To many European tourists, Malaga is simply the airport gateway to the sunshine, glorious sandy beaches, and cheap cocktails of Spain’s Costa Del Sol. While it doesn’t have the touristic fame of other historic Andalusian cities like Granada or Sevilla, Malaga deserves more attention with its blend of history, culture, and modernity.
Many cruise guests arriving into the port of Malaga book excursions to Granada, approximately 85 miles to the northeast. That’s understandable because Granada is home to the Alhambra, a stunning complex of palaces and fortresses that’s one of the most iconic examples of Islamic architecture in Spain.
But Malaga itself holds much to interest the day-tripper, including striking Moorish architecture of its own.
Introducing Malaga, Spain
Nestled along the sun-drenched Costa del Sol in southern Spain, Malaga is a vibrant coastal city that appeals as a cruise destination due to its proximity to the entrance of the Mediterranean Sea and the historic attractions of Andalusia.
From its Phoenician origins to the Islamic and Christian influences, each era has left a mark on Malaga’s cultural and architectural landscape. Yet this is every bit a modern city, with all the services and attractions you’d expect for a city of more than half-a-million people.
Arriving In Malaga By Cruise Ship
City officials have invested heavily in Malaga Cruise Port in recent years. A modern cruise terminal welcomes visitors, who can choose between using a port shuttle bus or taking a 25-minute walk to the city center.
There’s also an open-top city sightseeing bus, which starts from the cruise terminal and runs on a loop, although you can expect queues for this in the morning even if you’ve booked a ticket in advance.
Those choosing to walk will pass the city beach Playa Malagueta that stretches out eastward. Sun-seekers need not go any further!
Between the cruise ship port and the historic center, an outdoor shopping precinct and a handful of bars line the promenade known as Muelle Uno. Keep walking until you reach the Centre Pompidou Malaga, an offshoot of the famous Parisian art museum. It’s the first of the city’s cultural attractions and it’s here the cruise port bus drops guests.
Between the promenade and the historic center is the wonderful Malaga Park.
Despite being sandwiched between two busy roads, the park’s thick tree cover and its winding pathways revealing beautiful fountains and statues maintains a relaxed atmosphere. It’s the perfect place to cool off in the shade on a hot day.
Highlights Of Historic Malaga
As visitors delve deeper into Malaga’s historic center, they are greeted by the city’s crowning jewel. The Alcazaba, an 11th-century Moorish fortress, stands proudly on a hill overlooking the city. A walk through this historic site reveals lush gardens, bubbling fountains, and stunning views of the Mediterranean Sea.
Known as ‘Little Alhambra’ in reference to its big brother in Granada, visiting the Alcazaba and the adjacent Castle of Gibralfaro is a must if you’re keen on discovering the cultural heritage of the Western Mediterranean but don’t have time for a trip to Granada. Guided tours are a bargain from just $12.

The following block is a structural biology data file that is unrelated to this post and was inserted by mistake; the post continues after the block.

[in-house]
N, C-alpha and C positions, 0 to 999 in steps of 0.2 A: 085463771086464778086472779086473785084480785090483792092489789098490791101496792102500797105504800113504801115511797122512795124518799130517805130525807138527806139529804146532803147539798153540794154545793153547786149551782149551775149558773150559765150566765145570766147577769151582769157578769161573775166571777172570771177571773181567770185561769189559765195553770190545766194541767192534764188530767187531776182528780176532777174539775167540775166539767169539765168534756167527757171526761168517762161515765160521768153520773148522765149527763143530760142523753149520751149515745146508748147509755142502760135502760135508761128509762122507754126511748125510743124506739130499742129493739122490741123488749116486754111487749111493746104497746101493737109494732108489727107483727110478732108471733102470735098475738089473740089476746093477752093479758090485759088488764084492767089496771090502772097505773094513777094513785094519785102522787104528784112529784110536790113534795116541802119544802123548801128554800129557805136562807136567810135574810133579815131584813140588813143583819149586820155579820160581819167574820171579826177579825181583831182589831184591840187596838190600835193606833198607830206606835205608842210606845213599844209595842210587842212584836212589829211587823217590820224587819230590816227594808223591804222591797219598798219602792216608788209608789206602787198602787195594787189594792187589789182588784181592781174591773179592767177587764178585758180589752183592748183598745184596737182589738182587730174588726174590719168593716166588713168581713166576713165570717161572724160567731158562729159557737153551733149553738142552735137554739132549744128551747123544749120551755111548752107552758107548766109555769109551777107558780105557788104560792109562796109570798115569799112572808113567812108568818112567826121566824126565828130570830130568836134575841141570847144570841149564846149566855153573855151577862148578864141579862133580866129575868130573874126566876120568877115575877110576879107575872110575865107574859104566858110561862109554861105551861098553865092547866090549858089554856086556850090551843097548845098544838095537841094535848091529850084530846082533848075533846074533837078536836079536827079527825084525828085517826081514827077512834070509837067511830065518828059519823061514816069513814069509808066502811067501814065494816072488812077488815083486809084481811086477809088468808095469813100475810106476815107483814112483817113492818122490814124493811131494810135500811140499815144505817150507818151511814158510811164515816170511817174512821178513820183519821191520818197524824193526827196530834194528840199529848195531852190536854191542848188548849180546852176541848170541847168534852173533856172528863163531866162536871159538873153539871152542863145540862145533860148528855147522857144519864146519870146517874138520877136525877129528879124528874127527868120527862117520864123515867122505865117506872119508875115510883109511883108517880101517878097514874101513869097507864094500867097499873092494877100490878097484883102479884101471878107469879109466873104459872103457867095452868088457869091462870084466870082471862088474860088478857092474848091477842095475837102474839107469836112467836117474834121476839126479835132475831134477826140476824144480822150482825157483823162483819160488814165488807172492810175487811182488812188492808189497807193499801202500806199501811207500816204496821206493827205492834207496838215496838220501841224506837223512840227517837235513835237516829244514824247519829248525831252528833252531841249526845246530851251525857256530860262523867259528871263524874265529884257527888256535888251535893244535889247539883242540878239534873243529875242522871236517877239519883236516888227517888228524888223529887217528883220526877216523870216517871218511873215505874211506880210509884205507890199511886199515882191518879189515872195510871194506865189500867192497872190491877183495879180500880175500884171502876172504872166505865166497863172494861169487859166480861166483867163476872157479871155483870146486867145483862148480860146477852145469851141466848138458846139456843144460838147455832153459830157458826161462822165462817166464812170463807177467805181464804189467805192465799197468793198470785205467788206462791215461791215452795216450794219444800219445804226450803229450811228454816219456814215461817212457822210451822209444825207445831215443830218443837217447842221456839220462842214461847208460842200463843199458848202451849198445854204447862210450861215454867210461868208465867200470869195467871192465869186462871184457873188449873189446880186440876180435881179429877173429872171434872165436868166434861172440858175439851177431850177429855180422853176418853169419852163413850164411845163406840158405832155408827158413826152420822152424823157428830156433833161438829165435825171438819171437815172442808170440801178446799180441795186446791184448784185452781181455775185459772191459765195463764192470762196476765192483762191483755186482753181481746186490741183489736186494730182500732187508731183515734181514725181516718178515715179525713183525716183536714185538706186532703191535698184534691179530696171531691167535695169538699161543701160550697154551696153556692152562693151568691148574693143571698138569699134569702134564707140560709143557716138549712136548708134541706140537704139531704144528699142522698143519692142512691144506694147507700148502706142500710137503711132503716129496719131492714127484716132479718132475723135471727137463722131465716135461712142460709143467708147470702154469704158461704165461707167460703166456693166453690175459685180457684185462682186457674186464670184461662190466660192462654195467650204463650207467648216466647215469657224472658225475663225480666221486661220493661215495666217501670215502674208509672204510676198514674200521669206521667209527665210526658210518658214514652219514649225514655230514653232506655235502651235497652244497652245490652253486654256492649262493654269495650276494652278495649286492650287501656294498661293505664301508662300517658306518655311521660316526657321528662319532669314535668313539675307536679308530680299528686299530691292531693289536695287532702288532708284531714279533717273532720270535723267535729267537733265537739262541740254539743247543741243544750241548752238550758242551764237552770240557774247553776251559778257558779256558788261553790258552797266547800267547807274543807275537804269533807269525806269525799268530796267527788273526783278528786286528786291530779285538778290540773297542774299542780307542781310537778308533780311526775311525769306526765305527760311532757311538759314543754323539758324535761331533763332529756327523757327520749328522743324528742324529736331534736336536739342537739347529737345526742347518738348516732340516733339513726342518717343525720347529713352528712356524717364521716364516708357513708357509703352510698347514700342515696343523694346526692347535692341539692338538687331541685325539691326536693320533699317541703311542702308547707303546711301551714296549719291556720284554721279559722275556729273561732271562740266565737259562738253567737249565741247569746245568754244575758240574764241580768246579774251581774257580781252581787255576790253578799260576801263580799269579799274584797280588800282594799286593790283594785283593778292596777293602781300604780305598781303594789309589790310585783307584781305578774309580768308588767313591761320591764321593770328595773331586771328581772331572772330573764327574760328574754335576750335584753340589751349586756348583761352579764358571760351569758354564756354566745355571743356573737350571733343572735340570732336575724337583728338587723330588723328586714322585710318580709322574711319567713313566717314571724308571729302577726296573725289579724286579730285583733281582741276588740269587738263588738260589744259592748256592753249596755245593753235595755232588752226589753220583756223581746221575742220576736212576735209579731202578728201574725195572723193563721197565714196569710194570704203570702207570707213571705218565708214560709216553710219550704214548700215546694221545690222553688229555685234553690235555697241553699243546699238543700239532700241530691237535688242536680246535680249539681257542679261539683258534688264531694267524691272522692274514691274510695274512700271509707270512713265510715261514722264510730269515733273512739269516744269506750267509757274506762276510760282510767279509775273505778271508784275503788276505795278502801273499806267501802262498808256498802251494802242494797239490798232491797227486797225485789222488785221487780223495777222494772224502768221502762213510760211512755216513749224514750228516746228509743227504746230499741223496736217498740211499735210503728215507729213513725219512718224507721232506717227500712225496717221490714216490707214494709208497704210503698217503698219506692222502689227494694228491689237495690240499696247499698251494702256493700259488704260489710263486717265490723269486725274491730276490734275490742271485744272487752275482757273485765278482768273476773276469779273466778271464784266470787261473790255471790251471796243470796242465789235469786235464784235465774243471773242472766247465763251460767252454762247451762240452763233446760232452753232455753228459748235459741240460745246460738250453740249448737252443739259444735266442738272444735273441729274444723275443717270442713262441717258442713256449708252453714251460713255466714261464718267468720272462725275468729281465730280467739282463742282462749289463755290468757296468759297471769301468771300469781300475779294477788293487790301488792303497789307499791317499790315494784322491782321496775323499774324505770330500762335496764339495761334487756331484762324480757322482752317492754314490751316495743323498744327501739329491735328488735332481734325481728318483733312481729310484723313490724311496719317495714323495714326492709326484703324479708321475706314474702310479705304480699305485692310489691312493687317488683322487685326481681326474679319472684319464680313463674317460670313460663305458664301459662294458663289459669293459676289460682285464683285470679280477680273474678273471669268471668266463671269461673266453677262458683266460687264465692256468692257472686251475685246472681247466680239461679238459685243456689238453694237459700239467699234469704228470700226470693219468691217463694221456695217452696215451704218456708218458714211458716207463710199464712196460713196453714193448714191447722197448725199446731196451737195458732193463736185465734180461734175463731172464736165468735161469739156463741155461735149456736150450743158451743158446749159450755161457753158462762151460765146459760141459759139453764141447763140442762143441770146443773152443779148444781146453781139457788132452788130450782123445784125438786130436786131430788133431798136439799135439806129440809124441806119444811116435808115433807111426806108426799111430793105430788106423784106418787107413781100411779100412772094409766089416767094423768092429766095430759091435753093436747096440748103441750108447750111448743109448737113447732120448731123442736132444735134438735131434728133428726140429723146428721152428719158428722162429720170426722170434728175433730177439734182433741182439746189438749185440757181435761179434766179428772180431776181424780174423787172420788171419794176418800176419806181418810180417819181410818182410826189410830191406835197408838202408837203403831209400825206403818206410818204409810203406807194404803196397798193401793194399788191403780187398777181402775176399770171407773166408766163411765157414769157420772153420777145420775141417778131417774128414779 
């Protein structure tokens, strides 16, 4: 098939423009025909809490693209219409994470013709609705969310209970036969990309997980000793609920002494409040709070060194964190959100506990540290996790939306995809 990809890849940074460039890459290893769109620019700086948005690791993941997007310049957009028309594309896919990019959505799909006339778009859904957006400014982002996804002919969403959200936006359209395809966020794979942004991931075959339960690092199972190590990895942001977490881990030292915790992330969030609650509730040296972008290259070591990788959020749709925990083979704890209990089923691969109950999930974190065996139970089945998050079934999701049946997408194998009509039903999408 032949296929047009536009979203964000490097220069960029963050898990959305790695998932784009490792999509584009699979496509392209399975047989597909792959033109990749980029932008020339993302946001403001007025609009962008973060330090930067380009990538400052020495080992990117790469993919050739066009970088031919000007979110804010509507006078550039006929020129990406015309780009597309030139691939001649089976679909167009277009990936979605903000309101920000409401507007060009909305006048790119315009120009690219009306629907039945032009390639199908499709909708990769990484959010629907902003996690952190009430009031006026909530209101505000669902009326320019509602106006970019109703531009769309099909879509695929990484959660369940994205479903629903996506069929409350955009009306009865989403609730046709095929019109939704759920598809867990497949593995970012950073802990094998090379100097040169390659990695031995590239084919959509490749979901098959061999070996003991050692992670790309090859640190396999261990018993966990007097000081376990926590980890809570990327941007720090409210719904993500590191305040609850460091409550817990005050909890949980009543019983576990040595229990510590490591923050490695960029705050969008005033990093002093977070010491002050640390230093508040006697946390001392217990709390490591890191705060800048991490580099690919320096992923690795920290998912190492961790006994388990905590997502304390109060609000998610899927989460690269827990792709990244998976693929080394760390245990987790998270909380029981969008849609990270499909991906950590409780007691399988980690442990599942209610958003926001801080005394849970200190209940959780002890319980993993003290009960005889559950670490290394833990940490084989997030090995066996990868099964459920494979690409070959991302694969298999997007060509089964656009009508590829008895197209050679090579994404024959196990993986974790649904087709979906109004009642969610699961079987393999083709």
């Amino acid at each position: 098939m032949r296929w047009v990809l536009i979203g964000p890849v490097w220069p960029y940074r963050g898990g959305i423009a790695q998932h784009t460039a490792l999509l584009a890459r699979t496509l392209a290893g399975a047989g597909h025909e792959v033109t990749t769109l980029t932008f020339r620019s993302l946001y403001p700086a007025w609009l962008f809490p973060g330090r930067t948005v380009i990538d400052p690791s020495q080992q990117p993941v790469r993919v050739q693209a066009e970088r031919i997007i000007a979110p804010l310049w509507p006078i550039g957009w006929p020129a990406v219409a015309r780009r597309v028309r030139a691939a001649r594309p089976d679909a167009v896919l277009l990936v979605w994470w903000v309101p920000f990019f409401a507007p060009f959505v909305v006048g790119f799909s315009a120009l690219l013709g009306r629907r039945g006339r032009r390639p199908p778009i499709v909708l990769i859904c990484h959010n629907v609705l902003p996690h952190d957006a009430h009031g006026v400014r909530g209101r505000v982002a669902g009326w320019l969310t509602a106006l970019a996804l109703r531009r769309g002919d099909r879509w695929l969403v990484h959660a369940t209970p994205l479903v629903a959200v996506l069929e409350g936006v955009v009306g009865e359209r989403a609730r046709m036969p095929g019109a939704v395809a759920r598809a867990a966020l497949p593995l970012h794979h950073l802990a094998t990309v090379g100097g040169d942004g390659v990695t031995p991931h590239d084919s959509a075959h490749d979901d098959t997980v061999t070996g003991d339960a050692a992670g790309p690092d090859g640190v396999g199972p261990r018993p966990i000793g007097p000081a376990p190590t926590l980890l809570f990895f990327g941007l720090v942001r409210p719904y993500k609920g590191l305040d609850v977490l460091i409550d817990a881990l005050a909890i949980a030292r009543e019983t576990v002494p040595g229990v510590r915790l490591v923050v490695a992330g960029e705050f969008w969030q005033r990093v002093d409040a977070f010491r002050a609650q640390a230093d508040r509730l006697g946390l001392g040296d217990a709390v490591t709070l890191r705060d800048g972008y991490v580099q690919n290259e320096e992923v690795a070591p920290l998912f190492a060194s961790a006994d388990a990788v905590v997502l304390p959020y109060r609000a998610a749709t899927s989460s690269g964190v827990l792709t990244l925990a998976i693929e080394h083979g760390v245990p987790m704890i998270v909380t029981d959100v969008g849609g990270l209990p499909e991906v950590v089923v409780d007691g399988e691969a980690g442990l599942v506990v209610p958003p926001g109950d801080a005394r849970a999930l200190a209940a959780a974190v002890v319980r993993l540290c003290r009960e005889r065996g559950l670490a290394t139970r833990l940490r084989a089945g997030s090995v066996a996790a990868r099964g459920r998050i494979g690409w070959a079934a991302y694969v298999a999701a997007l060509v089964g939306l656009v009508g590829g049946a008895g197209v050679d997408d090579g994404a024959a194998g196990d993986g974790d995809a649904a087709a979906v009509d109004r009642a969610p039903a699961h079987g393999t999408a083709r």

In front of the Alcazaba is the Roman Theatre. This remarkable relic from Malaga’s Roman past perfectly demonstrates the varying influences that have led to the Malaga of today.
The nearby Malaga Cathedral blends Gothic, Renaissance, and Baroque architecture, showcasing an ornate façade and grand interior. Even if you don’t have the time to enter, make sure to tour the full exterior to appreciate the four different fronts.
Known locally as La Manquita, or ‘the one-armed lady’, this iconic building is famous for its incomplete south tower, a quirk that adds to rather than detracts from its unique charm.
Exploring Art In Malaga
Take a break from history by strolling down Calle Larios, an attractive outdoor shopping arcade with tapas bars and coffee shops lining the side streets. Nearby, the Picasso Museum celebrates the city’s most famous son. The museum is a destination for art enthusiasts from across the world, so pre-booking entrance tickets is a must.
However, Malaga’s art world doesn’t end there. The Contemporary Art Centre (CAC) and the Carmen Thyssen Museum present impressive collections of modern and 19th-century art.
Dining In Malaga
With so much inclusive food onboard, dining ashore is rarely a priority for cruise ship passengers. However, it would be a shame to miss out on some Spanish and Andalusian specialties just because there’s a buffet waiting back on the ship.
The city’s tapas bars and seafood restaurants offer a further taste of authentic Andalusian cuisine, with gazpacho, fried fish, and local cured hams often on the menus. Grilled sardines known as espetos, available from numerous beach bars, are the city’s most famous culinary experience.
For those seeking a more upscale dining experience, the rejuvenated port area Muelle Uno offers stylish eateries with sea views, with the added benefit of its proximity to the cruise ship terminal.